Sinkhole Facts

Sinkhole Facts
A sinkhole is a hole or depression in the ground that forms either gradually or instantly. They range in size from 3.3 feet to 2,000 feet in diameter and in depth, and most are the result of erosion, removal of rock by water, collapse of rock, decreasing water table, or even human activity such as mining, water main breaks, sewer pipe collapses, and over-pumping of groundwater. Some civilizations have used sink holes as waste disposal sites and human sacrifices pits, and uses such as these can result in contaminated water. Some sink holes that are water-filled are popular with cave divers. Sinkholes can be referred to as sinkholes, black holes, blue holes, cenotes, Sotanos, Tiankengs, and Tomo.
Interesting Sinkhole Facts:
The Black Holes are a group of water-filled pits in the waters of the Bahamas. These circular sinkholes are darker in color than the surrounding water because of a layer of microorganisms that 'swallow' the light.
'Blue holes' refers to the deep, water-filled pits that have formed in carbonate rocks and create a deep blue color.
Cenotes are the sink holes in the waters of the Yucatan Peninsula in Belize, where limestone deposited in the shallow water.
The Sotanos are sinkhole pits in Mexico.
Tiankeng refers to the very large sinkholes that are often the result of underground caverns collapsing. Tiankeng means 'sky hole' in Chinese, and most of these large sinkholes are found in China.
In New Zealand the term 'Tomo' refers to potholes in karst regions.
The largest sinkholes are found all over the world, including those found in Africa, Asia, the Caribbean, Central America, Europe, North America, South America, and Oceania.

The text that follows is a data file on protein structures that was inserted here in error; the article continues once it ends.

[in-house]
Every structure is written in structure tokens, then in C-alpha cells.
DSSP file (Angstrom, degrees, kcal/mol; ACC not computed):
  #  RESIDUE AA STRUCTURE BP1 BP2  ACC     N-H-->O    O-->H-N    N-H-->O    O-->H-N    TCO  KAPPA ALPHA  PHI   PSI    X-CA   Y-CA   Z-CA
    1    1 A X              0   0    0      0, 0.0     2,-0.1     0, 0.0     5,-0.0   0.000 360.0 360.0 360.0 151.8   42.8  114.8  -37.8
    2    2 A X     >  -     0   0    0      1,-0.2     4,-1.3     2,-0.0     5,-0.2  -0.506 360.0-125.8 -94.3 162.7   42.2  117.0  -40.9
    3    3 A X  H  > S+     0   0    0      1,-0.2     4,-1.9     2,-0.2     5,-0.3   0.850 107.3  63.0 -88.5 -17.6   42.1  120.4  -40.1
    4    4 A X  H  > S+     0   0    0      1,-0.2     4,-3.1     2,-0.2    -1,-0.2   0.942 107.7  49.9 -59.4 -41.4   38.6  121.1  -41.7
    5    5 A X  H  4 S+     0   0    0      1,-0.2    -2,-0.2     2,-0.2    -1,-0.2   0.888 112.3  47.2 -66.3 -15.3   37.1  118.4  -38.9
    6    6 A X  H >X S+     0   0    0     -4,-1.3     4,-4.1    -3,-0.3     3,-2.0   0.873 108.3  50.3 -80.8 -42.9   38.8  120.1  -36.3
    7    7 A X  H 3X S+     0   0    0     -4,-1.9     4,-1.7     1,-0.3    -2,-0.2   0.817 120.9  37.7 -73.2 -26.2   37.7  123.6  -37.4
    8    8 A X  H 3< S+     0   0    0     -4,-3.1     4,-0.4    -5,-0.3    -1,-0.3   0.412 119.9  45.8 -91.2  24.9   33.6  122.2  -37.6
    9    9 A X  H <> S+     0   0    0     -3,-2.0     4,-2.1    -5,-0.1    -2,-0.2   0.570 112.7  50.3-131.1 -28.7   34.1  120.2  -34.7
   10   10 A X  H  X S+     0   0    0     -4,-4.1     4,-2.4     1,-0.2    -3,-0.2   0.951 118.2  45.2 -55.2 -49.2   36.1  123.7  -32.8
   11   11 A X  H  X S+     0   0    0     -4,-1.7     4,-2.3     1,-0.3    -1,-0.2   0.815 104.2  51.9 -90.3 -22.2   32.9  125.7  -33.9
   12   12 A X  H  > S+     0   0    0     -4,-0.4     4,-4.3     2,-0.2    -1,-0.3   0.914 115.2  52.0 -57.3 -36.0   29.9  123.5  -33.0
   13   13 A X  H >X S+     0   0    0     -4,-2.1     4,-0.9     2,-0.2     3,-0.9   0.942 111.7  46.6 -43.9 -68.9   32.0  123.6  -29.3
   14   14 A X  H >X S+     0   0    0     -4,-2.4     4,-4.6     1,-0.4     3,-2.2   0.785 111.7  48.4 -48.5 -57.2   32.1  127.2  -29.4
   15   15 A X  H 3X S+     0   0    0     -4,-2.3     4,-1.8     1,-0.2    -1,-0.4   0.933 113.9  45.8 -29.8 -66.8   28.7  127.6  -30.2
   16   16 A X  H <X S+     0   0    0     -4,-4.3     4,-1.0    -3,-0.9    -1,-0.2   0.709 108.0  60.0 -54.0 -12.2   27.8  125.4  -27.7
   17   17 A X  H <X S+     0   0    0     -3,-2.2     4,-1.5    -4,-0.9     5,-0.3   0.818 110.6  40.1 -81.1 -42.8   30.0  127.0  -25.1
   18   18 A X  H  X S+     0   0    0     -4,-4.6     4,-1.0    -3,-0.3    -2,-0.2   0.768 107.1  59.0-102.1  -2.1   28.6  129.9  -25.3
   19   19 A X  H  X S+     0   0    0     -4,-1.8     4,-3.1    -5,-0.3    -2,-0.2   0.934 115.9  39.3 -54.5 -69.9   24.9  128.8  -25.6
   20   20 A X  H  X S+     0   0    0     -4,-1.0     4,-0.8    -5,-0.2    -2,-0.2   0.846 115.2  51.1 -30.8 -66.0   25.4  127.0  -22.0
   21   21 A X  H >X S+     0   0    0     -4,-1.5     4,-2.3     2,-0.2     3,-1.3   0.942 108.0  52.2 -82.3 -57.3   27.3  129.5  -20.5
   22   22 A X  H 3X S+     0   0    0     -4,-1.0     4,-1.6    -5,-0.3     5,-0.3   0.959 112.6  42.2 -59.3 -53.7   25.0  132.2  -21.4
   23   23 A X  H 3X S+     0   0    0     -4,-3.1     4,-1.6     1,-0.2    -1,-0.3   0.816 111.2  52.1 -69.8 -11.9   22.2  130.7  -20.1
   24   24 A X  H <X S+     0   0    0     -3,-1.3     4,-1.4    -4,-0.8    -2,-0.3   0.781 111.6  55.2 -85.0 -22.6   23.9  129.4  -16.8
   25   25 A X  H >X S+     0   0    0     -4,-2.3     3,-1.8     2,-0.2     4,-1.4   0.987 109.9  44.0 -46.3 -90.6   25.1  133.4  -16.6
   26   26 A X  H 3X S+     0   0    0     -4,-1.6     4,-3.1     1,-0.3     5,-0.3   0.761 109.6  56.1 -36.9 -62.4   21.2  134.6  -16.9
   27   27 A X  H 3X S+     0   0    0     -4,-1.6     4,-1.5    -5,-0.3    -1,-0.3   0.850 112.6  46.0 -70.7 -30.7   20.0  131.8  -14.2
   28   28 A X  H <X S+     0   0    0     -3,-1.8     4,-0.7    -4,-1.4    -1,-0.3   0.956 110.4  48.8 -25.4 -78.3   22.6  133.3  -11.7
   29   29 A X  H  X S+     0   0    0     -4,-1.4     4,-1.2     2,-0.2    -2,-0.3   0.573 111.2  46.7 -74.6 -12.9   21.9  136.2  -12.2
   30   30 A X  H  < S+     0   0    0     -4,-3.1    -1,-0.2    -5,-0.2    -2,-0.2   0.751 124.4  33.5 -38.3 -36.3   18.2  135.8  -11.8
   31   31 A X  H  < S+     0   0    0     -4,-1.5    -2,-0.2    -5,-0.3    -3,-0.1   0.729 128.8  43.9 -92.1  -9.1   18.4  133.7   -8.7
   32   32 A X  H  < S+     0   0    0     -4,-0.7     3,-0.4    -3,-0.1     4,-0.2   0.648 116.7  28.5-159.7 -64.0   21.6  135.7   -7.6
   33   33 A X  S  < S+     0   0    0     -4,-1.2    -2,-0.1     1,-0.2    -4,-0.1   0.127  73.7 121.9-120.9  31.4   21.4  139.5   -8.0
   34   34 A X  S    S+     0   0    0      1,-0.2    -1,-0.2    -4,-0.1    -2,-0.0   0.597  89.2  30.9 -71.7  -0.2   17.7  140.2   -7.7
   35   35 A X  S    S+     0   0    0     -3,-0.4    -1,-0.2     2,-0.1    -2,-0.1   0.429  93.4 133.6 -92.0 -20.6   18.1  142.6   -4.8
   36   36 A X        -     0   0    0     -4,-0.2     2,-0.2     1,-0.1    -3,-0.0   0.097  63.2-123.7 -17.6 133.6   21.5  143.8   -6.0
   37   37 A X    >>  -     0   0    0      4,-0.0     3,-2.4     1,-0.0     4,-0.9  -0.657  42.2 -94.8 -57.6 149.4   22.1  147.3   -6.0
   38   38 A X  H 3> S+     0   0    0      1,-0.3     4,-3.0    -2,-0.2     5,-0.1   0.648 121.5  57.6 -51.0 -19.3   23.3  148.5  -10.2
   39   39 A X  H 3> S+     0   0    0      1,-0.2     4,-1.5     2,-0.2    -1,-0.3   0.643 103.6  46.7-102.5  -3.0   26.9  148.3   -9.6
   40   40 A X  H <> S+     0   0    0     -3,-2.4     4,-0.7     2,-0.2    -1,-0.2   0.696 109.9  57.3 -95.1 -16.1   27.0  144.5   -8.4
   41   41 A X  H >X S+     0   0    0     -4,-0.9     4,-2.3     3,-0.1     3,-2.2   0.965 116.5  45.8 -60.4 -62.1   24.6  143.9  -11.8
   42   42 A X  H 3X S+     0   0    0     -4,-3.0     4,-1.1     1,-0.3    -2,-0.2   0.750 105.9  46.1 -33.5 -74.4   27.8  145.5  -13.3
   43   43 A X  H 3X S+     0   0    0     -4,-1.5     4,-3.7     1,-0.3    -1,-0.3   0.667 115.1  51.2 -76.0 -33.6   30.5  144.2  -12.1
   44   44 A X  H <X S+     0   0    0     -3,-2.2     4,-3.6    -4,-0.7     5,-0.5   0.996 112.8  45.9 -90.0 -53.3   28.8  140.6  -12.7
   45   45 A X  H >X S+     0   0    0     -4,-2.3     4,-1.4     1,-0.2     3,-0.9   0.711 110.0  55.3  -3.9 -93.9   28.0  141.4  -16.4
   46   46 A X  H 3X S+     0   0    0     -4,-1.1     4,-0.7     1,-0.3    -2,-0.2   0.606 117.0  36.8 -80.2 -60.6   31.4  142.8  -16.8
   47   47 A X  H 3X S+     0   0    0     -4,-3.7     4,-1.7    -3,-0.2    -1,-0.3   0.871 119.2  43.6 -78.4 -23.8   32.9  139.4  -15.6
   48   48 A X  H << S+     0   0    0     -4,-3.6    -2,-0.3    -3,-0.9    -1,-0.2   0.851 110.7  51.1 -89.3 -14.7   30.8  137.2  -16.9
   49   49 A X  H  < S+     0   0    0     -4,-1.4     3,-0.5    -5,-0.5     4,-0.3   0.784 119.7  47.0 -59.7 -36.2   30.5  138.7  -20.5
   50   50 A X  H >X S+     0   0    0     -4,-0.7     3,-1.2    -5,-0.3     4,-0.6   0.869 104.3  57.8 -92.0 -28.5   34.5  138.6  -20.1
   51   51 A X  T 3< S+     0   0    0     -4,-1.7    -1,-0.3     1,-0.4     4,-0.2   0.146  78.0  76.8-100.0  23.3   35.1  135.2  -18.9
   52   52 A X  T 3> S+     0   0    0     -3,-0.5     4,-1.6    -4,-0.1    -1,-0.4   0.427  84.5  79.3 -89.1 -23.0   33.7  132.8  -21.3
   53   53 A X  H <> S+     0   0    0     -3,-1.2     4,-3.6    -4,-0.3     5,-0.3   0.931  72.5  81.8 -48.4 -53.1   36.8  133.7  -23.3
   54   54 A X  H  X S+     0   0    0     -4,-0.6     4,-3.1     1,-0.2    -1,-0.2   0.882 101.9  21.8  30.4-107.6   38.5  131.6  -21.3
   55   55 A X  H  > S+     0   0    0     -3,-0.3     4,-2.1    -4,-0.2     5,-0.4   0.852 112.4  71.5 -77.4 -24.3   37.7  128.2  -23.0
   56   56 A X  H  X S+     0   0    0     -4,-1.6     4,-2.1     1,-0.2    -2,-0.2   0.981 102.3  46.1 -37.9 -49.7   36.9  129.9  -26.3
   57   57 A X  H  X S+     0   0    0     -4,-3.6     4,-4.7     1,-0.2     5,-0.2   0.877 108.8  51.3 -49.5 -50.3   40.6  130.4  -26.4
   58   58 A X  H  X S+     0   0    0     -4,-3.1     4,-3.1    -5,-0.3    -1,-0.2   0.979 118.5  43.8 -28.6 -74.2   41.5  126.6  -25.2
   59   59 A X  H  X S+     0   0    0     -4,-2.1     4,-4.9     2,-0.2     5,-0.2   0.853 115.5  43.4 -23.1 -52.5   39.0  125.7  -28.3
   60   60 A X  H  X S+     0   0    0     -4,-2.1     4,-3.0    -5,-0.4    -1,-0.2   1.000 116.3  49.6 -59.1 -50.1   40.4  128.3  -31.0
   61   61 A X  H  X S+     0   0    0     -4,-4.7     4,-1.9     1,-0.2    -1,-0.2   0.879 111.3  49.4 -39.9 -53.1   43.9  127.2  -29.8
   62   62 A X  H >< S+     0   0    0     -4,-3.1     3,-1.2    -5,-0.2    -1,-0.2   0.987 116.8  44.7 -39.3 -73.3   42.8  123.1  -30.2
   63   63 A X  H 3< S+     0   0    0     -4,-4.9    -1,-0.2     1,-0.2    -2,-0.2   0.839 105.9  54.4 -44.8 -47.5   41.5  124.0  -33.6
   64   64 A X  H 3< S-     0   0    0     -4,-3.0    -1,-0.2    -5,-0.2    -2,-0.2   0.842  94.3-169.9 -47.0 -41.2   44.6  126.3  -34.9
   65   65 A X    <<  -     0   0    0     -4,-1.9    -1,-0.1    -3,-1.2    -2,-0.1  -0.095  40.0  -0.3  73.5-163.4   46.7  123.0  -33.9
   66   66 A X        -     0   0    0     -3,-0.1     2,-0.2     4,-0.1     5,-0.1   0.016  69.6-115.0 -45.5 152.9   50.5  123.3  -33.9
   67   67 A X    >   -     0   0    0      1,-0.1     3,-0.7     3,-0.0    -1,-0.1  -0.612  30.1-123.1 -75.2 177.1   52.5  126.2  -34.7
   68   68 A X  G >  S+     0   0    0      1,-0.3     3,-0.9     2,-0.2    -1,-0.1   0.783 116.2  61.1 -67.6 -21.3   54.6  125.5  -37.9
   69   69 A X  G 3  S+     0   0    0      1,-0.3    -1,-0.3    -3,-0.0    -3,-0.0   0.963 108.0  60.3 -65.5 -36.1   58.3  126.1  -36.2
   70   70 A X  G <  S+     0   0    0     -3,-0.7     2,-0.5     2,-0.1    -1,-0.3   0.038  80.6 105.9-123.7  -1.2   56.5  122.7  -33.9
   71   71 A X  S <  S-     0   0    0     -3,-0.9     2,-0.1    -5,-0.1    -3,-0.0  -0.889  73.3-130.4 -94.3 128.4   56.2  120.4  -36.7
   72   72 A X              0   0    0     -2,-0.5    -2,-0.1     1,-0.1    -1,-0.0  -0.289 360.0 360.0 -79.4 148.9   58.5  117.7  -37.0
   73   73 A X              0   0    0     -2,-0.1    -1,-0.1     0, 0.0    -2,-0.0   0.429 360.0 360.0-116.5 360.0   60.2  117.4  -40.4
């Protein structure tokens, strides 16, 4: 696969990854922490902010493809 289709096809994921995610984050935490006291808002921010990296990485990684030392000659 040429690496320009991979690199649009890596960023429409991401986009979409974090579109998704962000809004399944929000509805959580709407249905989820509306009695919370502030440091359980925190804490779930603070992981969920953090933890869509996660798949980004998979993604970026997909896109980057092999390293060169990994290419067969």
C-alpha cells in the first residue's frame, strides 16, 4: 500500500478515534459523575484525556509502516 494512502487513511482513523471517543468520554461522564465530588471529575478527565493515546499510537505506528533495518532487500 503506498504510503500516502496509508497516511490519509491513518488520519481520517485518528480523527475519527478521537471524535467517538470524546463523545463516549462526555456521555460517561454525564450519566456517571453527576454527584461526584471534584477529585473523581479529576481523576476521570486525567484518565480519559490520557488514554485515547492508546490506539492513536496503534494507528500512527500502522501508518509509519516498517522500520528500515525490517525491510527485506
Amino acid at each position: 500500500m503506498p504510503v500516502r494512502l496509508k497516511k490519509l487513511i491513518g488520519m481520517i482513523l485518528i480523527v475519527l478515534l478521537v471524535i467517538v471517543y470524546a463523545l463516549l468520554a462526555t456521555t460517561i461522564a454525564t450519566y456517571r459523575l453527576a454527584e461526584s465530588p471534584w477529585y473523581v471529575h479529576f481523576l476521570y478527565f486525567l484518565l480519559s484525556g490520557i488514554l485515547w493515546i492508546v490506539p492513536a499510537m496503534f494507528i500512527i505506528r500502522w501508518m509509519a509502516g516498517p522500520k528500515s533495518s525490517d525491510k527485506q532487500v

The Dragon Hole in Asia is the deepest known underwater sinkhole on earth.
The deepest water-filled sinkhole in the world is Zacaton, located in Mexico. Its depths reach 1,112 feet.
Winter Park Sinkhole in Florida appeared in May of 1981 and is now referred to as Lake Rose. It is 350 feet in width and 75 feet in depth and one of the largest to form in recent history in the U.S.
New Zealand's Harwood Hole is 600 feet deep. It is a sinkhole located in Abel Tasman National Park.
The largest sandstone sinkhole in the world is Sima Humboldt, located in Venezuela, at 1.030 feet in depth. This sinkhole has vertical walls and a forest at its bottom floor.
Florida is a common place for sinkholes too occur. The bedrock is limestone and easily dissolved by groundwater, resulting in dissolved ground. They are not usually deadly but people have been swallowed up - including one man who was in bed when his house disappeared.
A sinkhole can be stopped if caught on time. Injecting grout into the developing hole can save the structures above if they are caught early enough.
Signs of a sinkhole under a building such as a house include windows and doors that refuse to close properly, sagging fence posts, leaning trees, or rain water beginning to collect in a spot on the ground where it never used to collect.


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